How to increase your energy
6 steps for enhanced performance
6 steps for enhanced performance
1. Use Fat As Your Primary Energy Source
By the time the Paleolithic era ended and the Neolithic era began some 11,500 years ago, humans had been evolving as nearly pure meat and fat eaters for more than a thousand generations. Prehistoric human’s ate a diet rich in fats and limited in carbohydrates, in other words they would have largely been running on ketone bodies, the energy units from fat, along with free fatty acids. This metabolic function of using ketones for energy allows the body to take advantage of fat’s tremendous energy productivity. Fat supplies roughly twice the caloric energy per gram than carbohydrates do. Ketones create a steady and slow burning energy even when there are gaps between meals. Value the fats your ancestors ate by including in your diet a variety of quality, natural and unadulterated fats from both animals and certain plants such as coconuts, macadamia nuts, avocados, tallow, egg yolk, animal fats, butter or ghee etc.
How to do it:
Shift the ratios of dietary macronutrients so that you get the majority of your calories from fats, a modest amount from protein and small amounts of carbohydrates and starches from fibrous root vegetables.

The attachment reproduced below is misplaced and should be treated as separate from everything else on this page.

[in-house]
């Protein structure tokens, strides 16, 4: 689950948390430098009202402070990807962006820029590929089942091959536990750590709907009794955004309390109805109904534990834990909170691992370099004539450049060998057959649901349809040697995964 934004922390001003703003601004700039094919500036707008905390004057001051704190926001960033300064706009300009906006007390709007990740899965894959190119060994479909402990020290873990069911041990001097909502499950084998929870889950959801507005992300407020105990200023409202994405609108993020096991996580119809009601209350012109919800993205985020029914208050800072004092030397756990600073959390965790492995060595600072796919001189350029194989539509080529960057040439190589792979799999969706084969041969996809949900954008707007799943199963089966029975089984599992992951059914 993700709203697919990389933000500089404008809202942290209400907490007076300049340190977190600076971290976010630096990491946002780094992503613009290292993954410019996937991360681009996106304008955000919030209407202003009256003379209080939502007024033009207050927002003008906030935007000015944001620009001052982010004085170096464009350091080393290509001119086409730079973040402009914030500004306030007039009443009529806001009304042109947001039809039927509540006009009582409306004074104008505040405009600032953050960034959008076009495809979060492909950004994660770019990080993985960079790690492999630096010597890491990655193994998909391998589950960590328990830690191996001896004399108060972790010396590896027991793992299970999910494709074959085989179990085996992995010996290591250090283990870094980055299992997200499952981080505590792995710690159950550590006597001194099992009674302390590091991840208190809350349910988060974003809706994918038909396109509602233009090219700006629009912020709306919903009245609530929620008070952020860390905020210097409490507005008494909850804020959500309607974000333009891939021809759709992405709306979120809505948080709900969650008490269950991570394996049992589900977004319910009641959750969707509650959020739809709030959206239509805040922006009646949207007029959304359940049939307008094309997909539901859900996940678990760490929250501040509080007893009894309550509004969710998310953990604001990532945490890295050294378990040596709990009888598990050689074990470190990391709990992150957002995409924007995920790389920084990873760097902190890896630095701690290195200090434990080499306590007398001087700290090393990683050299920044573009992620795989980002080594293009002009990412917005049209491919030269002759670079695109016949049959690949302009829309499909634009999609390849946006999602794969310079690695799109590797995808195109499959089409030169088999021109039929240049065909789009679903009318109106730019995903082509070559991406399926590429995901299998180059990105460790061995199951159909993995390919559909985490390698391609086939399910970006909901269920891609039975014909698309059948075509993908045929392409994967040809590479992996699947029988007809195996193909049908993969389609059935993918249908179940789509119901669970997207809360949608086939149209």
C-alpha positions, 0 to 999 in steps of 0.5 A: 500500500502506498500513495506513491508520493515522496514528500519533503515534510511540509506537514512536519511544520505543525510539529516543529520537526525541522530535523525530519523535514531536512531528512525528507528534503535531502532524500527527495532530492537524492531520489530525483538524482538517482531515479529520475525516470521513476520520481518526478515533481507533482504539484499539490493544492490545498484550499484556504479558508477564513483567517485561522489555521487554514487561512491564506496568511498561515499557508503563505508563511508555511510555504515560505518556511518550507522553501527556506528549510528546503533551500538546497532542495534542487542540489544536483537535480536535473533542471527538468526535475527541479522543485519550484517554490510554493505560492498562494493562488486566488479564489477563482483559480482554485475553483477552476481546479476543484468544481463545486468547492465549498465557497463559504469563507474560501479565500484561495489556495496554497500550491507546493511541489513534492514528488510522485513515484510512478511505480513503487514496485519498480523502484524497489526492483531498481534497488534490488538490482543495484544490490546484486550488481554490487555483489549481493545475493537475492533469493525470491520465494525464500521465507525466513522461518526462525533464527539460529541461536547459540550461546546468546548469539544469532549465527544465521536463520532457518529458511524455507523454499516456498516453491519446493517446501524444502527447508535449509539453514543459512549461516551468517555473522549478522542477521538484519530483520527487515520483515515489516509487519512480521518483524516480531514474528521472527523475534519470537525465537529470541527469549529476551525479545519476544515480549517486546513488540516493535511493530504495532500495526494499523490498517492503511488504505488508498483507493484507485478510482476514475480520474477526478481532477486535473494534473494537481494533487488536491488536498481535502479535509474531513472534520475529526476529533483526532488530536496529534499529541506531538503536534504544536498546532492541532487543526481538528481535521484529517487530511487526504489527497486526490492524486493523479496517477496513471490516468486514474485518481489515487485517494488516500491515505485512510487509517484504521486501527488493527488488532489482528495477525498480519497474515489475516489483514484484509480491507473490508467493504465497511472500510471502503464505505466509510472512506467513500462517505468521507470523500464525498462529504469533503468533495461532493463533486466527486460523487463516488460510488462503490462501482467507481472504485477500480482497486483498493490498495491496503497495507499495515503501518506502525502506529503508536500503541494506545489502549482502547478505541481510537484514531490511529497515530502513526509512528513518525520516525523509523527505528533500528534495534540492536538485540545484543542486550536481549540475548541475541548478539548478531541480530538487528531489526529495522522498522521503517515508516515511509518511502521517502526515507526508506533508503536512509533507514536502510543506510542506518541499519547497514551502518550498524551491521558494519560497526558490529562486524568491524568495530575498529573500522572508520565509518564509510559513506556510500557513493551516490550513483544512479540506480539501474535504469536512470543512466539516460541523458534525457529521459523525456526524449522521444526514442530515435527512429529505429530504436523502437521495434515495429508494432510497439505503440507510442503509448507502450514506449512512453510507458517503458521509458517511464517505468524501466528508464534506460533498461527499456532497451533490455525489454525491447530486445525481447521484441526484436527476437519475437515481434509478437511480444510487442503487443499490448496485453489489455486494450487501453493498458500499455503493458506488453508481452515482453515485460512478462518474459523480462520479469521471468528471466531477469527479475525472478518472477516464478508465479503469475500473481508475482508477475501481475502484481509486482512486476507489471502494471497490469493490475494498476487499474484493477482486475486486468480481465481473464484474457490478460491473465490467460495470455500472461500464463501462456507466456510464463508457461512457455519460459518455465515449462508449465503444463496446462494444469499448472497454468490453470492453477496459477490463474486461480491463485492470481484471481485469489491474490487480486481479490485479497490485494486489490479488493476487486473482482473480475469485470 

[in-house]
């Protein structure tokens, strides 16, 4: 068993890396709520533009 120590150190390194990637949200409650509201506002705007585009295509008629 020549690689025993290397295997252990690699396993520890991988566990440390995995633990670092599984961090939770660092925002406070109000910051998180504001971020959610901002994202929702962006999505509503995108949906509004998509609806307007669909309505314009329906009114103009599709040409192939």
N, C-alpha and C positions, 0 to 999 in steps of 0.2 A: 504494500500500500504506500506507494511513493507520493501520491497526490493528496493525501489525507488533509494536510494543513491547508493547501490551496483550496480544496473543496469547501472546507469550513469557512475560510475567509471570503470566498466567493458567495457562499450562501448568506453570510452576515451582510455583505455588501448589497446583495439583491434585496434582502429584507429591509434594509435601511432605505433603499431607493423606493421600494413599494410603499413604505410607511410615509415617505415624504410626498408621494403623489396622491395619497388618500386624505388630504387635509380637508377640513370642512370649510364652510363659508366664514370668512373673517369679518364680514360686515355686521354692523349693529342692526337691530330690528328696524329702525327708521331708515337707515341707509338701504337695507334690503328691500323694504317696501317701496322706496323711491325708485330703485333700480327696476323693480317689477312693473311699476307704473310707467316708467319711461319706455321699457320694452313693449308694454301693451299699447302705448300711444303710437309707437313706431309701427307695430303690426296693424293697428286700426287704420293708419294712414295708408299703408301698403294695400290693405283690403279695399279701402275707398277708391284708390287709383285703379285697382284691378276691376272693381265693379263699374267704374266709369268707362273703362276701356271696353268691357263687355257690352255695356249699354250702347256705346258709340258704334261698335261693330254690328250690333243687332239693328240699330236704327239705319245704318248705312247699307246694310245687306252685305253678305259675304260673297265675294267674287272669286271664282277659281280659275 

2. Take Natural Performance Enhancing Supplements
Here are a few natural supplements that can dramatically increase energy levels:
*(It is best to consult with a registered nutritional practitioner who can recommend quality supplement brands and dosages).
3. Increase Your Salt Intake
This may come as a surprise to you, especially if you’re familiar with salt as that thing that you’re supposed to limit in your diet. But as it turns out, unrefined sea salt contains valuable electrolytes, more than 84 minerals. Not only have we gotten it wrong, we’ve gotten it exactly backwards: eating more salt can actually help protect you from a host of ailments, including internal starvation, insulin resistance, diabetes, and even heart disease. We need salt in order to hydrate and nourish our cells, transmit nerve signals, contract our muscles, ensure proper digestion and breathing, and maintain proper heart function. There is a vast difference in the quality of salts on the market today. A quick glance at the ingredients label on most salts might even surprise you. Many conventional refined salts contain anti-caking agents and even dextrose (sugar). Others have been heat processed and stripped of their natural trace minerals. It is important that you consume quality unrefined sea salt and not refined table salt. Hydrating in the morning with purified water and sea salt improves digestion, assists in adrenal function, flushes out toxins and improves mental and physical performance.
Try mixing a half teaspoon of a high quality pink Himalayan salt or Celtic sea salt, and a squeeze of lemon juice in a large glass of water and drink first thing in the morning to fully hydrate the body..
4. Try Intermittent Fasting